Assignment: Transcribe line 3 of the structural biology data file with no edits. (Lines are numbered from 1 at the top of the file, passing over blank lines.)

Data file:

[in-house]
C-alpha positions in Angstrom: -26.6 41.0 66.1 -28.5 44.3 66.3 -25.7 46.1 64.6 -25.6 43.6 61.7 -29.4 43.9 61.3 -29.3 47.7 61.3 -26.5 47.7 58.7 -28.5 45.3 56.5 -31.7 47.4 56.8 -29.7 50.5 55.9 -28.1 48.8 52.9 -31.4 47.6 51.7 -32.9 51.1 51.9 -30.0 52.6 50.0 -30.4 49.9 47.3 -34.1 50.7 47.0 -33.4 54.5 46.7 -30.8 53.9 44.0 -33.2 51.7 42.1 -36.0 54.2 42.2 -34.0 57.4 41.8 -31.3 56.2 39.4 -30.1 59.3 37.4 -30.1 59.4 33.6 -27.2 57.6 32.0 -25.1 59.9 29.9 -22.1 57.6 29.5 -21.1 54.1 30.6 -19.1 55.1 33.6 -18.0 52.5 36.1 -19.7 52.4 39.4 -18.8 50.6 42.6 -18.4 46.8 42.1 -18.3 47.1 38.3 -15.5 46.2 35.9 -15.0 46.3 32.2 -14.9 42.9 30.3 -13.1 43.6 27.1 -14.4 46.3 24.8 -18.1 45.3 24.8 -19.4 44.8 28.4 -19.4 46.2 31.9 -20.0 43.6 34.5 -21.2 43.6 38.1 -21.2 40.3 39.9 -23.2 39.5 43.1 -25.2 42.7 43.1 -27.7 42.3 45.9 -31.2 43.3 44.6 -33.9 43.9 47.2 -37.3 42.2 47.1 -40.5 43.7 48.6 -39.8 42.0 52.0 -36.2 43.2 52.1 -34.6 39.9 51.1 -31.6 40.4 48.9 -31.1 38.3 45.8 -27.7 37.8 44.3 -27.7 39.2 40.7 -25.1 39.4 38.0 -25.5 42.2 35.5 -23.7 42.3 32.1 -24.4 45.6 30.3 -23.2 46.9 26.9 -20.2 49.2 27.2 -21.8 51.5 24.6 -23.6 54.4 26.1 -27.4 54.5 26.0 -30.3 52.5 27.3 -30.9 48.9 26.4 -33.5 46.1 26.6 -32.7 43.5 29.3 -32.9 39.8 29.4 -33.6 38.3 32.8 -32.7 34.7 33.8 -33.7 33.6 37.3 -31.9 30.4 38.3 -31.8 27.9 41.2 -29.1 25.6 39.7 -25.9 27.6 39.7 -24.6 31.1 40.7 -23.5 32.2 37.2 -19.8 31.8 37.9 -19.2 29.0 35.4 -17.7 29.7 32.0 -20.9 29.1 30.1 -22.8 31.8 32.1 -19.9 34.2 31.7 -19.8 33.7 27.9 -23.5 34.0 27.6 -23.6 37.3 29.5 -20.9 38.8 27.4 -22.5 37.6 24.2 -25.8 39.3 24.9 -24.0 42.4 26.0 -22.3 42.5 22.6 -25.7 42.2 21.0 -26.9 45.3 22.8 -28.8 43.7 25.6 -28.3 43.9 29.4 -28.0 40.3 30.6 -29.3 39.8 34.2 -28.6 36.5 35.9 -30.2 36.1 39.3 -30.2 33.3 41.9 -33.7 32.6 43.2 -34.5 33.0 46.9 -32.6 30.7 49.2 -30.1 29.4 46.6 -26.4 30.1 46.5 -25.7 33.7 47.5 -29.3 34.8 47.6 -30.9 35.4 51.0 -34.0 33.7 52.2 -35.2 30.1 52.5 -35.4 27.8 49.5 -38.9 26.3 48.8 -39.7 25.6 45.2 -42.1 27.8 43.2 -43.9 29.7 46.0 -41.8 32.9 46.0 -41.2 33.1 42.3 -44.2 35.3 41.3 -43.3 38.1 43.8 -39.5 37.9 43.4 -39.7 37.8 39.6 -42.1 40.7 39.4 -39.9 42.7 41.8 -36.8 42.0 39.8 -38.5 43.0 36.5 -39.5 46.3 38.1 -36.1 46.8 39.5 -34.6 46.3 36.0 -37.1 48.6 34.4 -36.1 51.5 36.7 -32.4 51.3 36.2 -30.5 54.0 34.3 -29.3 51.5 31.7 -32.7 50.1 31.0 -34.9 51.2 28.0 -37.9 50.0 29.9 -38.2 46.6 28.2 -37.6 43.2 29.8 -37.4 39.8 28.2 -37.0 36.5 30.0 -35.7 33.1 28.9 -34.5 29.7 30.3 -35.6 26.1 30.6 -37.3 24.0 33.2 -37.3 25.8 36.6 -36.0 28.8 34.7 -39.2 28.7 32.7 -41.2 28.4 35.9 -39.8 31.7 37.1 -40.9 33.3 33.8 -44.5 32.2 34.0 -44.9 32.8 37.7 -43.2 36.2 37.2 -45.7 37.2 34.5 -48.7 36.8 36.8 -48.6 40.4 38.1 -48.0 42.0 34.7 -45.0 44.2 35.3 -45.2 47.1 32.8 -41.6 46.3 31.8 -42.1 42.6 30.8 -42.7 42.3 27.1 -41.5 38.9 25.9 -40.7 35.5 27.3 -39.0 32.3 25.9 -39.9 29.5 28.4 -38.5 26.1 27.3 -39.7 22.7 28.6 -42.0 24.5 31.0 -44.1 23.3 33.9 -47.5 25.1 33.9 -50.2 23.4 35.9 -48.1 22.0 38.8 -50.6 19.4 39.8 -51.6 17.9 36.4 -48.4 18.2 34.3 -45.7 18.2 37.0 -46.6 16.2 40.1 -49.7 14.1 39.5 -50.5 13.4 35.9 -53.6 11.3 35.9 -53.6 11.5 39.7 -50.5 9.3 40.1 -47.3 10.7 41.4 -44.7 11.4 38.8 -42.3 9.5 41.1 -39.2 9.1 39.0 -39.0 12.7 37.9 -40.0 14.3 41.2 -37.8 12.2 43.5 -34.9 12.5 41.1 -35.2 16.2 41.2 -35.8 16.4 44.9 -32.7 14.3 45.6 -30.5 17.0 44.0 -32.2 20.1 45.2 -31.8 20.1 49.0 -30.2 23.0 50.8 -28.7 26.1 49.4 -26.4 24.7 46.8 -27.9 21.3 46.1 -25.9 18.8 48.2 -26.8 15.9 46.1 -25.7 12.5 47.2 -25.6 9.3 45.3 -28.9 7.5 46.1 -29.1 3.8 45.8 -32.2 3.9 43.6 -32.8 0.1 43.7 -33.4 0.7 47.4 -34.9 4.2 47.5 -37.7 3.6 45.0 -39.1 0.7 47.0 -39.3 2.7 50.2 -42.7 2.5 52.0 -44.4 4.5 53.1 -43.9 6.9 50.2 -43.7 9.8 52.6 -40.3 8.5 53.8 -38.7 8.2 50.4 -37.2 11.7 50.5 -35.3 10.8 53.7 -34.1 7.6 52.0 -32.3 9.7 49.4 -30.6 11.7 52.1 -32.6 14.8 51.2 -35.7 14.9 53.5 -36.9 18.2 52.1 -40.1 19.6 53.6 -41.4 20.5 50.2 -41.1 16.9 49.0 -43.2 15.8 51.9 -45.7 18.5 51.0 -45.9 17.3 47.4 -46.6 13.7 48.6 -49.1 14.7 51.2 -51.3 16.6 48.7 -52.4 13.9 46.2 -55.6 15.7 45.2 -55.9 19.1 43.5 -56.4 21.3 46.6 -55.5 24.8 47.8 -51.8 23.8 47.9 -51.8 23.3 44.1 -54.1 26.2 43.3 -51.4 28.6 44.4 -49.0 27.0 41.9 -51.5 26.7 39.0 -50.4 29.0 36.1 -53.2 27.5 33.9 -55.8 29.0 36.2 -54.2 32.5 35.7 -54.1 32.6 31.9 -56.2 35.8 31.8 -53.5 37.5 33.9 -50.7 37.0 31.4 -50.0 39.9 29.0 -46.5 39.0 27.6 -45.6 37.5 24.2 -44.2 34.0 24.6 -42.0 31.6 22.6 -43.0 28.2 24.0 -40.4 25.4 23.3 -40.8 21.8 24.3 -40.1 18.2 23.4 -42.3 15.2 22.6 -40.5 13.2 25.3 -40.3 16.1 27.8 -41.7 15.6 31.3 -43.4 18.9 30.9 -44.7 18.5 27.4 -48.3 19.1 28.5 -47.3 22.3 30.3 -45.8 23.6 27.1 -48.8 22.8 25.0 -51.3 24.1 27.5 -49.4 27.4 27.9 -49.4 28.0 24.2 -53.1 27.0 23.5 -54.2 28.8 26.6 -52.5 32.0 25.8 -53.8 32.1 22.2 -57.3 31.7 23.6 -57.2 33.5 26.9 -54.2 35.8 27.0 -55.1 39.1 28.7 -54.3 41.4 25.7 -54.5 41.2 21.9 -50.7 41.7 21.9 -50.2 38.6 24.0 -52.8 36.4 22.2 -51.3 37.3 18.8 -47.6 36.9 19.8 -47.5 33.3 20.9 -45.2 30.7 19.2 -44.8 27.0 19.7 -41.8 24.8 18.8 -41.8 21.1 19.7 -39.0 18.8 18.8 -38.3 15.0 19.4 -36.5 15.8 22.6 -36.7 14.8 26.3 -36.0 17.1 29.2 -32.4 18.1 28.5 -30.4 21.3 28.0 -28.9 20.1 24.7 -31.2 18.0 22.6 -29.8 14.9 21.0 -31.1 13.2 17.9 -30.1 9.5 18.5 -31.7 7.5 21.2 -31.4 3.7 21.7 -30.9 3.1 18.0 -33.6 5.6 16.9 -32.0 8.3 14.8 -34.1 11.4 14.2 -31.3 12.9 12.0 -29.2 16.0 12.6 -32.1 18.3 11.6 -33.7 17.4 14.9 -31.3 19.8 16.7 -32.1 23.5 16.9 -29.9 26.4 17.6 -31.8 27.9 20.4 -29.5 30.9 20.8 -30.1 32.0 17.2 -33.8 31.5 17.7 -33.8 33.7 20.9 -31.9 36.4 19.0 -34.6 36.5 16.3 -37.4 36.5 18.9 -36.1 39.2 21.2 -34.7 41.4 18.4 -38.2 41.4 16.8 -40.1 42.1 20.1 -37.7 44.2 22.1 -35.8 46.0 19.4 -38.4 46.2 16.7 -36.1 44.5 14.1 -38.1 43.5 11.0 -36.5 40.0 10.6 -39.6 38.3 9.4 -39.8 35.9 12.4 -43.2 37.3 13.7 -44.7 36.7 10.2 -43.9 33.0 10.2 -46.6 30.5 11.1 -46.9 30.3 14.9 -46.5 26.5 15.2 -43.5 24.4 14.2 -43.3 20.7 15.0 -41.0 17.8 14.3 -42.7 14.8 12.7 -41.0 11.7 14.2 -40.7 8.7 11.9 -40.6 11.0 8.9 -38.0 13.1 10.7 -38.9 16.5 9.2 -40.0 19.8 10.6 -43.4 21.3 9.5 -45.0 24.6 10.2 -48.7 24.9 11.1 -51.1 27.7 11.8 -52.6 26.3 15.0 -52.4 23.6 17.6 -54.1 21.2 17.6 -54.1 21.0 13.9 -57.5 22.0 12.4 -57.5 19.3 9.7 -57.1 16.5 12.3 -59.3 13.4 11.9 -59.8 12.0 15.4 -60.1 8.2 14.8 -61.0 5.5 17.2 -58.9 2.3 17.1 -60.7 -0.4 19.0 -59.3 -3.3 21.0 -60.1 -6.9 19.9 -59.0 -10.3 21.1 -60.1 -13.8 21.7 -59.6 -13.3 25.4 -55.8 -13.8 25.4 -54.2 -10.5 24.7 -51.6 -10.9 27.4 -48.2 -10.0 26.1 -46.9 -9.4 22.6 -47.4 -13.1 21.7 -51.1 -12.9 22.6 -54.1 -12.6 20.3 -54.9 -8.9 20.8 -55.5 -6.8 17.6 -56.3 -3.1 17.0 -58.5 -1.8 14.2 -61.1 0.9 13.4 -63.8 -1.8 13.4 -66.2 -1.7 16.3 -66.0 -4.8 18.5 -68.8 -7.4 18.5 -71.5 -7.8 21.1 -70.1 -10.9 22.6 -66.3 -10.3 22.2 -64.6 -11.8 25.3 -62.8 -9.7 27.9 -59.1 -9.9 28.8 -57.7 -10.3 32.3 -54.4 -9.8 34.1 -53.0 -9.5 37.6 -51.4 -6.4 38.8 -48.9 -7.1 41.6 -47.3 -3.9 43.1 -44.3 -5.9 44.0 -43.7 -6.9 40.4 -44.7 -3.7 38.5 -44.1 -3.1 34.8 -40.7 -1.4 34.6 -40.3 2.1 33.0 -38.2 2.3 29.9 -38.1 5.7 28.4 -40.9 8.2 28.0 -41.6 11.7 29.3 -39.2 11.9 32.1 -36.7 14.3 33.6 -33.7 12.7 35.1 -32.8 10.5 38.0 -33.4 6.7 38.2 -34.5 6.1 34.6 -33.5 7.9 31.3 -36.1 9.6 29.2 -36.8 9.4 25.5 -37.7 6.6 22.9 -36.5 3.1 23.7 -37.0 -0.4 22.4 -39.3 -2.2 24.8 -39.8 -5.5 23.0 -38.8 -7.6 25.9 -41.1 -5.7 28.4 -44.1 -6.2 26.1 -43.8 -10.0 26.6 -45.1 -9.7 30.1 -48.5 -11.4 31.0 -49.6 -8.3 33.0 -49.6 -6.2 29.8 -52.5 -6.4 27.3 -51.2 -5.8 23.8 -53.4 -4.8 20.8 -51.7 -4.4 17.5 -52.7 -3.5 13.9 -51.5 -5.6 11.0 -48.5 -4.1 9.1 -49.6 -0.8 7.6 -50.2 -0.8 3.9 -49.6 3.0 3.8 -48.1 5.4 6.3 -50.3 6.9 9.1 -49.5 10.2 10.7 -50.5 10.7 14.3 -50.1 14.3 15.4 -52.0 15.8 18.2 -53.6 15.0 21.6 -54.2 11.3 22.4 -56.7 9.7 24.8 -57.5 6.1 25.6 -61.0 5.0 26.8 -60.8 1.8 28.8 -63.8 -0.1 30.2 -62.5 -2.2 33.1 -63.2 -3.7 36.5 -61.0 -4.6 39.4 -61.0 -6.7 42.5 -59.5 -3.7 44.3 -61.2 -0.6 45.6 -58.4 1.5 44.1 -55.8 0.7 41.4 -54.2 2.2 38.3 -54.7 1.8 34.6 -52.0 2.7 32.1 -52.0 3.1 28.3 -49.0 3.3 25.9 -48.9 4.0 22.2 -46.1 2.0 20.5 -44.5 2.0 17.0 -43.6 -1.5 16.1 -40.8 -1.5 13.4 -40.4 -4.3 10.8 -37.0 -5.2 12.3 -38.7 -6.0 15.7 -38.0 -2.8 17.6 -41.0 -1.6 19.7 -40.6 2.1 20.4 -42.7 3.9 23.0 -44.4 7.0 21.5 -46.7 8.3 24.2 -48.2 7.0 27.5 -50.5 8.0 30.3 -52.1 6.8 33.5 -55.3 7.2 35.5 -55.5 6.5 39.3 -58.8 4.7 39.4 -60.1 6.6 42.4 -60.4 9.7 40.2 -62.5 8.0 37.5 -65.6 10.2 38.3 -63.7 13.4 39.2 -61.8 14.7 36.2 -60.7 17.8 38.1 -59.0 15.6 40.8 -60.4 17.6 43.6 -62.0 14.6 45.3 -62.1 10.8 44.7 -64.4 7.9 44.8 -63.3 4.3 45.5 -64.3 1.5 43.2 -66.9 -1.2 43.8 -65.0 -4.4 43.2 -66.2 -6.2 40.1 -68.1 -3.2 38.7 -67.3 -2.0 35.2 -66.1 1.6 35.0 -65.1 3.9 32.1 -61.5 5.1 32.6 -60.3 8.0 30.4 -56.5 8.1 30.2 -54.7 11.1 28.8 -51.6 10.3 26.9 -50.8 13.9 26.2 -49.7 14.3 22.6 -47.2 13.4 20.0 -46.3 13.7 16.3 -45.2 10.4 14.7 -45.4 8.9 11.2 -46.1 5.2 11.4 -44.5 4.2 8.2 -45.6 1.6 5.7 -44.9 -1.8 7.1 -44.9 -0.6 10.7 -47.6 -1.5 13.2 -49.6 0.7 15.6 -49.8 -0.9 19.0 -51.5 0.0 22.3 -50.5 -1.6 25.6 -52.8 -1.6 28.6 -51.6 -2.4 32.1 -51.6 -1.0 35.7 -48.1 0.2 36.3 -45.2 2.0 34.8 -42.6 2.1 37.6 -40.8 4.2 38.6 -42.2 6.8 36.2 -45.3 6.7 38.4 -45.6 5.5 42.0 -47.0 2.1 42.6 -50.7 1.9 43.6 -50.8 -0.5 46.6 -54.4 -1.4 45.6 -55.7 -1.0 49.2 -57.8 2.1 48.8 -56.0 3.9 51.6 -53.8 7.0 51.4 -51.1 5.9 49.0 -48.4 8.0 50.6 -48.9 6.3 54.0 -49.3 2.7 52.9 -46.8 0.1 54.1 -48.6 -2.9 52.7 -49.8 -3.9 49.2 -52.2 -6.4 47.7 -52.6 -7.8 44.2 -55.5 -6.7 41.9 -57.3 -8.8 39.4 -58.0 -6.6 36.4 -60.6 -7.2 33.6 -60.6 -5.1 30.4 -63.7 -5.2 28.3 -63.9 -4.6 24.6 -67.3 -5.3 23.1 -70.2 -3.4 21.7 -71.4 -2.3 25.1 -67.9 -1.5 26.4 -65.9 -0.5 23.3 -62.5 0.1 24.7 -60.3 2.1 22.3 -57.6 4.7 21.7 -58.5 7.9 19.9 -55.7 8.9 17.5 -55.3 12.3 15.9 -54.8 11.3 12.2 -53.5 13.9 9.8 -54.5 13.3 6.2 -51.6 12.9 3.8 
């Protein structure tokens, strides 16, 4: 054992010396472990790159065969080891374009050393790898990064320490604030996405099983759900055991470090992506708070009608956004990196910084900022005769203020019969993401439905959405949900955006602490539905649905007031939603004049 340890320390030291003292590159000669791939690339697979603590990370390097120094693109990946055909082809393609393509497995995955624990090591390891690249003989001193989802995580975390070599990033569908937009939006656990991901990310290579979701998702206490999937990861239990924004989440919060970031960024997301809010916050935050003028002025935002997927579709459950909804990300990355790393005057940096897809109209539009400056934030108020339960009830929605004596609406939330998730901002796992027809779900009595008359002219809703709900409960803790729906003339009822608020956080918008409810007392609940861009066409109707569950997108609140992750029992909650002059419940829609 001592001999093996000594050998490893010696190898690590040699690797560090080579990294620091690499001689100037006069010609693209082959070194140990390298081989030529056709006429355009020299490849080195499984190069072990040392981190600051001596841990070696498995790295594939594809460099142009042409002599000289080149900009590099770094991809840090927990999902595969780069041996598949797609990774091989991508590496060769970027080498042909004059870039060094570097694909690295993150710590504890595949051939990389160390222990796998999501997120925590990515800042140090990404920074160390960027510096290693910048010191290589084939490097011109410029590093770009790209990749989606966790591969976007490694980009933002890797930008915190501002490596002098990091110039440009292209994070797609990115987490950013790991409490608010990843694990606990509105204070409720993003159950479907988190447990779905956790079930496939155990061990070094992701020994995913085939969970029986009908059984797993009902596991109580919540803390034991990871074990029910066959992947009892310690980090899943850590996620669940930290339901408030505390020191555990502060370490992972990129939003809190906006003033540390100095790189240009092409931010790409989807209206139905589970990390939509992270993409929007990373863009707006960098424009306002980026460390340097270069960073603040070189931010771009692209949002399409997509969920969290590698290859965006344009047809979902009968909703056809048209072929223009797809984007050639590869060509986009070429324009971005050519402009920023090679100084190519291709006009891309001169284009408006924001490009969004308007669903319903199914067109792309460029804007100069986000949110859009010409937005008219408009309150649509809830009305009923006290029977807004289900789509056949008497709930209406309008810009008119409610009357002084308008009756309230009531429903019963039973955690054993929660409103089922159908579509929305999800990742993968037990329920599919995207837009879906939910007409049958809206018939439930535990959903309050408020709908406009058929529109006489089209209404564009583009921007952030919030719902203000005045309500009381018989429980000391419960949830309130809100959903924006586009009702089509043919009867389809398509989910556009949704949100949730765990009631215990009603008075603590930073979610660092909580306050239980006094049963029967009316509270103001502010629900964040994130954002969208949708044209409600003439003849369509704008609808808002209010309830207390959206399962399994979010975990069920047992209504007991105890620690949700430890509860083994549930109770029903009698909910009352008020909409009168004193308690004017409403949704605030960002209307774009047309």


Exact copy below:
């Protein structure tokens, strides 16, 4: 054992010396472990790159065969080891374009050393790898990064320490604030996405099983759900055991470090992506708070009608956004990196910084900022005769203020019969993401439905959405949900955006602490539905649905007031939603004049 340890320390030291003292590159000669791939690339697979603590990370390097120094693109990946055909082809393609393509497995995955624990090591390891690249003989001193989802995580975390070599990033569908937009939006656990991901990310290579979701998702206490999937990861239990924004989440919060970031960024997301809010916050935050003028002025935002997927579709459950909804990300990355790393005057940096897809109209539009400056934030108020339960009830929605004596609406939330998730901002796992027809779900009595008359002219809703709900409960803790729906003339009822608020956080918008409810007392609940861009066409109707569950997108609140992750029992909650002059419940829609 001592001999093996000594050998490893010696190898690590040699690797560090080579990294620091690499001689100037006069010609693209082959070194140990390298081989030529056709006429355009020299490849080195499984190069072990040392981190600051001596841990070696498995790295594939594809460099142009042409002599000289080149900009590099770094991809840090927990999902595969780069041996598949797609990774091989991508590496060769970027080498042909004059870039060094570097694909690295993150710590504890595949051939990389160390222990796998999501997120925590990515800042140090990404920074160390960027510096290693910048010191290589084939490097011109410029590093770009790209990749989606966790591969976007490694980009933002890797930008915190501002490596002098990091110039440009292209994070797609990115987490950013790991409490608010990843694990606990509105204070409720993003159950479907988190447990779905956790079930496939155990061990070094992701020994995913085939969970029986009908059984797993009902596991109580919540803390034991990871074990029910066959992947009892310690980090899943850590996620669940930290339901408030505390020191555990502060370490992972990129939003809190906006003033540390100095790189240009092409931010790409989807209206139905589970990390939509992270993409929007990373863009707006960098424009306002980026460390340097270069960073603040070189931010771009692209949002399409997509969920969290590698290859965006344009047809979902009968909703056809048209072929223009797809984007050639590869060509986009070429324009971005050519402009920023090679100084190519291709006009891309001169284009408006924001490009969004308007669903319903199914067109792309460029804007100069986000949110859009010409937005008219408009309150649509809830009305009923006290029977807004289900789509056949008497709930209406309008810009008119409610009357002084308008009756309230009531429903019963039973955690054993929660409103089922159908579509929305999800990742993968037990329920599919995207837009879906939910007409049958809206018939439930535990959903309050408020709908406009058929529109006489089209209404564009583009921007952030919030719902203000005045309500009381018989429980000391419960949830309130809100959903924006586009009702089509043919009867389809398509989910556009949704949100949730765990009631215990009603008075603590930073979610660092909580306050239980006094049963029967009316509270103001502010629900964040994130954002969208949708044209409600003439003849369509704008609808808002209010309830207390959206399962399994979010975990069920047992209504007991105890620690949700430890509860083994549930109770029903009698909910009352008020909409009168004193308690004017409403949704605030960002209307774009047309």